There are multiple ways to incorporate texture into your basement design. One unexpected way of doing this is by adding carpet. The many choices available today allow you to select textures to fit any room design you prefer. There are also many practical reasons to consider when adding carpet: carpeted floors are warmer in winter and cooler in summer than those covered with wood or tile; they provide a softer feel underfoot; and they can prevent against injury should someone fall, especially if you add a pad underneath. Carpet fabrics are resistant to mold and mildew, and carpet sold in the United States must pass tests for fire safety.
Creating Carpet Texture
The type of fiber, the number of plies in the yarn, and the amount of twist worked into each strand create variations in texture. The style of weave and length of each loop of yarn also contribute. Once all yarn for a particular carpet is in place, final touches are made by cutting yarn loops or leaving them uncut.
How to Choose Texture Styles
When choosing what style of carpet to use in decorating your basement, consider the texture you’d like to create.
• Do you like natural-looking patterns? Some carpet has patterns that were formed simply by cutting certain loops and leaving others uncut. Another option is carpet with multi-level loops. The variations in the height of the loops give a patterned look and add dimension to the carpet.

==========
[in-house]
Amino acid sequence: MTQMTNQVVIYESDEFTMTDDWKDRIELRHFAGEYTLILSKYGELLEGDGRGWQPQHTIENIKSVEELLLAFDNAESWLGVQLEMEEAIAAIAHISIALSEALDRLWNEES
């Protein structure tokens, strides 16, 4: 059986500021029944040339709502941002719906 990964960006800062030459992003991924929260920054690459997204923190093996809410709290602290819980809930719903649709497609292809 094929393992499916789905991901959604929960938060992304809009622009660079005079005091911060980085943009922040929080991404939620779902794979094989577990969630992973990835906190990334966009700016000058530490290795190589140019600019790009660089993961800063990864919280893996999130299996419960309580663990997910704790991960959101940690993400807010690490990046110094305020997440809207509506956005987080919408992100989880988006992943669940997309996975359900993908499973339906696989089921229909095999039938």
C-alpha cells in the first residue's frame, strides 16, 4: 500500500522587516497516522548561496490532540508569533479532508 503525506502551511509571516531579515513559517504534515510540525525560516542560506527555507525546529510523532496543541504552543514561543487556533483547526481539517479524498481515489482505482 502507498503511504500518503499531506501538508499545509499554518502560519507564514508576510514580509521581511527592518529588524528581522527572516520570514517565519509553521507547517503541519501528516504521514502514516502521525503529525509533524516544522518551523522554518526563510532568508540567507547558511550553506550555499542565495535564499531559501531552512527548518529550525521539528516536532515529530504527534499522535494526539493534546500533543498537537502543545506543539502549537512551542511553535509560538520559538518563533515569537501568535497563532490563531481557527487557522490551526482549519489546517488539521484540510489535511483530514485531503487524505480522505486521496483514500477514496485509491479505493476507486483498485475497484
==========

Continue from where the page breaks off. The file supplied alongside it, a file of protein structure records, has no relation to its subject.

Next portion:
• Would you like a plush texture? Choose carpet with thickly woven fibers all cut the same length to provide a smooth, level surface.
• If you’d like a look that is slightly less formal than plush, choose Saxony. The yarn in Saxony is cut the same as plush, but the ends are visible because of the twists.
• How about an informal look? Pick carpet with low uncut loops, such as Berber or sisal.
• Do you want carpet with a highly textured surface? Ask for Frieze. The yarns in this style of carpet are twisted, producing lots of texture. Because the pile is long and the loops have been cut, Frieze feels soft and looks casual.
• Would you like carpet with exceptionally long pile, even longer than Frieze? This type of carpet is called “shag pile.”
• Do you enjoy do-it-yourself projects that allow you to be creative? Take a look at the variety of textures that are offered in carpet tile squares. Installing squares like these allows you to add texture to your basement floor in a design that is uniquely your own.
Word to the Wise
No matter what style of carpet you choose, you will want to ensure adequate ventilation during installation. It’s a good idea to open all basement windows and turn on fans to circulate the air. If glue is used instead of tacks to secure the carpet in place, fumes from the glue must have a way to disperse outdoors instead of collecting in indoor air pockets where they could ignite.
Because new carpet usually needs time to air out once it is installed, you may want to use an air purifier at night or when windows are closed. Properly installed and adequately aired, your new carpet will bring comfort and style that your family and guests will enjoy for years to come.